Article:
Financially, Crown Castle is managed more conservatively than SBA, meaning it actually makes some money. For the June quarter, that was $52.3 million in earnings on $735 million in revenues, about 26% higher on the top line than in the same quarter a year earlier, but half the previous June's bottom line because of tax issues.
As with SBA, the balance sheet at Crown Castle shows substantial debt, amounting to about 75% of the equity. But the company is consistently cash flow positive, raking in almost $773 million in cash from operations last year alone. Crown Castle has more than twice the market cap of SBA, almost $21 billion by last count, and does not yet pay a dividend.
Crown Castle is a more volatile stock than SBA, meaning you want to time your purchase to somewhere closer to the lows in the chart pattern. That's where it is now, having been as high as $80 per share earlier this year, up 9% for the last year. The biggest risks here are credit risks, but Moody's says the company's credit is still solid despite a recent $500 million increase in borrowing.
Crown Castle offers less growth than SBA, but more stability, and if you prefer growth in developed markets to developing ones, there is less political risk in Australia than Central America.
AMT is the safe choice
If you're looking for real earnings and dividends, however, American Tower, based in Boston, should be your choice.
The stock had been going nowhere until the Global Tower deal, but rose almost 20% on the heels of the announcement. As Amir Lalani of Insider Monkey noted last month , hedge funds are loading up on this stock, with 46 of them in long positions.
American Tower is run as a Real Estate Investment Trust, or REIT. The company was even stronger internationally than it is in the U.S., before the Global transaction, with almost 24,000 towers outside the U.S. In addition to owning its towers, AMT also offers "tower services," meaning its own people can install gear for you. In addition to outdoor towers, it also operates indoor towers for malls and casinos.
When you look at the numbers, AMT is a profit machine. For the last quarter it had revenues of $808 million, and while net income looked weak at $100 million, operating income including operations partly owned by others was $310 million, meaning the operating margins are extraordinary. The top line was growing more slowly than the top lines of its rivals, but once Global is added to the totals that should change.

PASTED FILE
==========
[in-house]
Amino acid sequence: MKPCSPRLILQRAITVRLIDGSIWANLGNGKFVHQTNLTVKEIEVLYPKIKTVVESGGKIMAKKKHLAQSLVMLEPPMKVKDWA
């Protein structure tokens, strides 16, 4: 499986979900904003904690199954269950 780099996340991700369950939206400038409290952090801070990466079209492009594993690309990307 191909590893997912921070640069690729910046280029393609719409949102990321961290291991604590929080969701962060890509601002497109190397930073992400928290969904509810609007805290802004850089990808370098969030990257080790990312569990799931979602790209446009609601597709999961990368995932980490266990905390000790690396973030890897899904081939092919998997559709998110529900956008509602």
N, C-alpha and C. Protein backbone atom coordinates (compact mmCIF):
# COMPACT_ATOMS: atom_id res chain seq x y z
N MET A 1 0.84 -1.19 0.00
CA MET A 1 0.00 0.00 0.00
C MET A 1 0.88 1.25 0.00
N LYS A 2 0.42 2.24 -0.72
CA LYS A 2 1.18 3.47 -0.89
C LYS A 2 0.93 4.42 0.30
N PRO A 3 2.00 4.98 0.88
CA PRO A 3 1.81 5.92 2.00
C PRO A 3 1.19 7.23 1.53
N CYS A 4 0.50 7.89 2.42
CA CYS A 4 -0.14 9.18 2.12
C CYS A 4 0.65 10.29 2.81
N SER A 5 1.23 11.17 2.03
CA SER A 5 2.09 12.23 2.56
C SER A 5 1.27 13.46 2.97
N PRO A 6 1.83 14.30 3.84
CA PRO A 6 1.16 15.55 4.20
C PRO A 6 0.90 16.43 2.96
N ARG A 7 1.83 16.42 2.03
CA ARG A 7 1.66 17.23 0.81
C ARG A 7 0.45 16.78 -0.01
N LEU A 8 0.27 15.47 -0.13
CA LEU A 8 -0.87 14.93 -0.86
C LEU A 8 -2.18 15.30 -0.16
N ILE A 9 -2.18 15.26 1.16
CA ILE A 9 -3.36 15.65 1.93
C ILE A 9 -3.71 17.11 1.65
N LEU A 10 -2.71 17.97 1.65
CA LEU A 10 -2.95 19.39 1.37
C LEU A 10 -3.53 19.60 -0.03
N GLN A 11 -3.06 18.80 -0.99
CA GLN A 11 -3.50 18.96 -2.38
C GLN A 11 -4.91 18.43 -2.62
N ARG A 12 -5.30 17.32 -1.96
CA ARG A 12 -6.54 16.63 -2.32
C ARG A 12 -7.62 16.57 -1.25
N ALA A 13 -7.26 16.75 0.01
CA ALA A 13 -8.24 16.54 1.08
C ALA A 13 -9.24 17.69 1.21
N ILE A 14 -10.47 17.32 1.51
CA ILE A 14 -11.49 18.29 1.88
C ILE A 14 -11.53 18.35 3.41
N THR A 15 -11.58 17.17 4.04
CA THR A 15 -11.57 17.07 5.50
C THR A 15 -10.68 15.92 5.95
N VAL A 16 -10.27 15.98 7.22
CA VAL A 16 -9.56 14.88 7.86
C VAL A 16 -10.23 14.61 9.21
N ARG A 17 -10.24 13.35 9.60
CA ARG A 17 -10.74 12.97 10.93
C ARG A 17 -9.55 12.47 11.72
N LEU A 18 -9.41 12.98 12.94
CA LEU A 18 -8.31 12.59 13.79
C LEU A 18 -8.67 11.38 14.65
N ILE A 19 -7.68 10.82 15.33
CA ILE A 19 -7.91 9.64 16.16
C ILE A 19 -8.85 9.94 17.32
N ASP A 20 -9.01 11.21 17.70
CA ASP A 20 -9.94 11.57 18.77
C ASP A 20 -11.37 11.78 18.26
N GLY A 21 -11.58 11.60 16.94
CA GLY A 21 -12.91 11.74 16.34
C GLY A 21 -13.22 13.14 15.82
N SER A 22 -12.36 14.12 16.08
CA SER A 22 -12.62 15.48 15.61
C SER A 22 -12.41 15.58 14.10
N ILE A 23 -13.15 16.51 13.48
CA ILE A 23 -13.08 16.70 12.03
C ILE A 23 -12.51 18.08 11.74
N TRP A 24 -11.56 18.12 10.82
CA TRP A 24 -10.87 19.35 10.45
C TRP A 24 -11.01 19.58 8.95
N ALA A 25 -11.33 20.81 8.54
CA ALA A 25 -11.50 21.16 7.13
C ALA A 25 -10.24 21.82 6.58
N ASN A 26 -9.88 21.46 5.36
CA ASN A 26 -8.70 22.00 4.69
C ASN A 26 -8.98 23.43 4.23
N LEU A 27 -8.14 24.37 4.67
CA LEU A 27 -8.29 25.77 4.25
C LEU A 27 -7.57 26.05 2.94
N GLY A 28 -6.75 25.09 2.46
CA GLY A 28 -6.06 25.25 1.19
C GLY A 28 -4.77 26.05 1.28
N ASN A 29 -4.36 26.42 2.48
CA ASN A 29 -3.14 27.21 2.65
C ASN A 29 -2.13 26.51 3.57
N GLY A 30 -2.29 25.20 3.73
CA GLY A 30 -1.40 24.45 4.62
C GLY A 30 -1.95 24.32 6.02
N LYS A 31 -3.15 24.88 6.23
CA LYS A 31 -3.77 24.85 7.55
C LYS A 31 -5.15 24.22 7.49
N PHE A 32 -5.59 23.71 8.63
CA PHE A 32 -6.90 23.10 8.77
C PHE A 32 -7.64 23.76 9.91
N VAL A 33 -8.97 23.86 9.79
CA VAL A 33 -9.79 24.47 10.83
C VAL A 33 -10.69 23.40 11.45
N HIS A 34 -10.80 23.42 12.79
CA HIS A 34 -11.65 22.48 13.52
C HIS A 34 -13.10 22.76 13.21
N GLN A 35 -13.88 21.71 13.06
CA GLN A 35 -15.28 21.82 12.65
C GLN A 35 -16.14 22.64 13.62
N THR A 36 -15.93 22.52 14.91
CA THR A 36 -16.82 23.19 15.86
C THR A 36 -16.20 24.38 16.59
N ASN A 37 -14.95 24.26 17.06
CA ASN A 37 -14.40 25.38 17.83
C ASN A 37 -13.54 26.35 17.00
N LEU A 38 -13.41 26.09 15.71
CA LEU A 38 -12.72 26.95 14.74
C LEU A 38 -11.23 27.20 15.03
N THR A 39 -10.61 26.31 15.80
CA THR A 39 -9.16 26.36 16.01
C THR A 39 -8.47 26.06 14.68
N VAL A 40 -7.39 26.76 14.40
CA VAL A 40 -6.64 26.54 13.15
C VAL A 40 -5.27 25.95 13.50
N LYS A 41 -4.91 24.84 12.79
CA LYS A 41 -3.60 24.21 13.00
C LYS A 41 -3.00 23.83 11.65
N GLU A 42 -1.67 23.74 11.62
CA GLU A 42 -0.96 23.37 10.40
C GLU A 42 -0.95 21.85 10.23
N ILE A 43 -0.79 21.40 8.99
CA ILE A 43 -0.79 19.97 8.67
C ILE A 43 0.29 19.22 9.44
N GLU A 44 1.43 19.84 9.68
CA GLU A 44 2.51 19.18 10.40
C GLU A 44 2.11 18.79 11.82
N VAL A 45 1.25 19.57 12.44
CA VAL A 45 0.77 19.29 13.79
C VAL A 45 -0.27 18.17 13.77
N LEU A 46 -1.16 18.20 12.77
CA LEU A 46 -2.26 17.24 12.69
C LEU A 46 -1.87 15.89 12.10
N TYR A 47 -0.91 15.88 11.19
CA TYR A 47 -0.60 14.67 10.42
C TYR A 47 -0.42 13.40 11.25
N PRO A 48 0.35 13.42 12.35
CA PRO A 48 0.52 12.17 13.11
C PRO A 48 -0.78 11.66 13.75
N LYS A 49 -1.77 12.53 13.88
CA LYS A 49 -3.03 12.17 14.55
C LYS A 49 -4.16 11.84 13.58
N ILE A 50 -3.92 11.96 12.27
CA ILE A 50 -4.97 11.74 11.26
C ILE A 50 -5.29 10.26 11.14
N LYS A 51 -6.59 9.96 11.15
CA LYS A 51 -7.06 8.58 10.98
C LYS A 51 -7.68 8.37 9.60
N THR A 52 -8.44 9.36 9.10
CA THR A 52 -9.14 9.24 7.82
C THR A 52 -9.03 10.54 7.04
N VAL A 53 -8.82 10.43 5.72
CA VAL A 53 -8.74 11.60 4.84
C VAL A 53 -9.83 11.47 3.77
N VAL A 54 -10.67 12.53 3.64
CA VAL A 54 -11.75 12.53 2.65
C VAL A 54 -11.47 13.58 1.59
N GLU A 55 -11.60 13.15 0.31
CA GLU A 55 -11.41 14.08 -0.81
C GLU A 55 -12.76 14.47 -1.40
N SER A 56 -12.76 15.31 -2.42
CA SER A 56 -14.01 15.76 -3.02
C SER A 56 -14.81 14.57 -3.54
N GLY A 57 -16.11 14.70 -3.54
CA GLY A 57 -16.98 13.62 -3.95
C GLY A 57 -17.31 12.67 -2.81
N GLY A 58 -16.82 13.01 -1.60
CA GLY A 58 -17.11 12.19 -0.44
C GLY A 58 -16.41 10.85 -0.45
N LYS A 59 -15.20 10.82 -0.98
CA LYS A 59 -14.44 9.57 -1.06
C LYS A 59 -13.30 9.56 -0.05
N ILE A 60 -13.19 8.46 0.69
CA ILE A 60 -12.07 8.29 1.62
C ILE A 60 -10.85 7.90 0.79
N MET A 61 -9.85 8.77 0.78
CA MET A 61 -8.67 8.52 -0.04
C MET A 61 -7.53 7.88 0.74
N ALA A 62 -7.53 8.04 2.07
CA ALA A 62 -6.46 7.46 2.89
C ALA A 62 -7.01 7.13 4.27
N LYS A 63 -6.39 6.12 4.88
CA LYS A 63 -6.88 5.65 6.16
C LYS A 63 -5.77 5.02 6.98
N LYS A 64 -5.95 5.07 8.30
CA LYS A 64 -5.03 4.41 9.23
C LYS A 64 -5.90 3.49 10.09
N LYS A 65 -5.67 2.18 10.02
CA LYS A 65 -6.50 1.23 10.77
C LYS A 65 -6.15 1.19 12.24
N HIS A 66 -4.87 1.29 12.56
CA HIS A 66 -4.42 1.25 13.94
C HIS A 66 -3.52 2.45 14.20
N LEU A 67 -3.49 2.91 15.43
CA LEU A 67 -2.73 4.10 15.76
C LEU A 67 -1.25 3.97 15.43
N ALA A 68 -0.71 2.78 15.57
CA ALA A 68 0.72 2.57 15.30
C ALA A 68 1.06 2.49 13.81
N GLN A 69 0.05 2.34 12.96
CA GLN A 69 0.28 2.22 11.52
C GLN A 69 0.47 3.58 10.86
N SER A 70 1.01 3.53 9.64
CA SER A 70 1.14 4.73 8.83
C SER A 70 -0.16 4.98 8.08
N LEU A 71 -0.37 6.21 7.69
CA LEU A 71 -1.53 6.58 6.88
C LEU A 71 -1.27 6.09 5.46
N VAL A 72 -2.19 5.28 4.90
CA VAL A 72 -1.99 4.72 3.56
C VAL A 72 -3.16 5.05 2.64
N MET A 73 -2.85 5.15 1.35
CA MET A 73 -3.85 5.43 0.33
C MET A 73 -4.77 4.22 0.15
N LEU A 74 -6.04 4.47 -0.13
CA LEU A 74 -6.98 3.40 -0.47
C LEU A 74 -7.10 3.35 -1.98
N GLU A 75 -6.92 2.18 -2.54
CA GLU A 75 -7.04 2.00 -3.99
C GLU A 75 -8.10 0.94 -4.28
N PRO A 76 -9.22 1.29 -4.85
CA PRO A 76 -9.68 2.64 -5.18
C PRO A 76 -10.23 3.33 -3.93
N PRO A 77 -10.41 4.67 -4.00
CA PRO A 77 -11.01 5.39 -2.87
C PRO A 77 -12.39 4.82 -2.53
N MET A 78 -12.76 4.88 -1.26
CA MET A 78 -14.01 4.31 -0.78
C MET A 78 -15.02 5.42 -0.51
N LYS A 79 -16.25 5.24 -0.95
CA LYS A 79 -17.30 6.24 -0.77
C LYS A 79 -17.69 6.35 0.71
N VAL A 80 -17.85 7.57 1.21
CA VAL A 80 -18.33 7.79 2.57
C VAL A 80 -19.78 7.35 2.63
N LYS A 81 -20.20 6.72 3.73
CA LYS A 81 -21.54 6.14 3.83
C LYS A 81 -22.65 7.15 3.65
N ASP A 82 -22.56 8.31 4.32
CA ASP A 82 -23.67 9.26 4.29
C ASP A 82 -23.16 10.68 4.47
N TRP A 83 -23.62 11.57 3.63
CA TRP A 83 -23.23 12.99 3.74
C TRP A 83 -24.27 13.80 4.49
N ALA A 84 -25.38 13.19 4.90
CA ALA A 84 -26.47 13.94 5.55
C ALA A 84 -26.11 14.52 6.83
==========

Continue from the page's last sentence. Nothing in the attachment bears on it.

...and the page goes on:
American Tower also has a slightly better balance sheet than its rivals, with debt of just 61% of assets, and the company was already on pace to generate $1.5 billion in cash flow for the year, before adding Global to the mix. Best of all, in part because of the structure, you do get a dividend here. It's fairly small as REITs go, 27 cents or 1.51%, but it's what this fast-growing company can afford.
The Foolish bottom line
If you are looking to invest in the tower business, I think AMT is the choice. It's less speculative than its rivals and it pays a real dividend. If you are of a speculative nature, then SBA Communications is a good place to play. If you're looking for stability and an edge in Latin America, then Crown Castle is the choice.
In any case it's hard to go wrong.
Dana Blankenhorn has no position in any stocks mentioned. The Motley Fool recommends American Tower . The Motley Fool owns shares of American Tower and has the following options: short September 2013 $70 puts on American Tower . Try any of our Foolish newsletter services free for 30 days. We Fools may not all hold the same opinions, but we all believe that considering a diverse range of insights makes us better investors. The Motley Fool has a disclosure policy.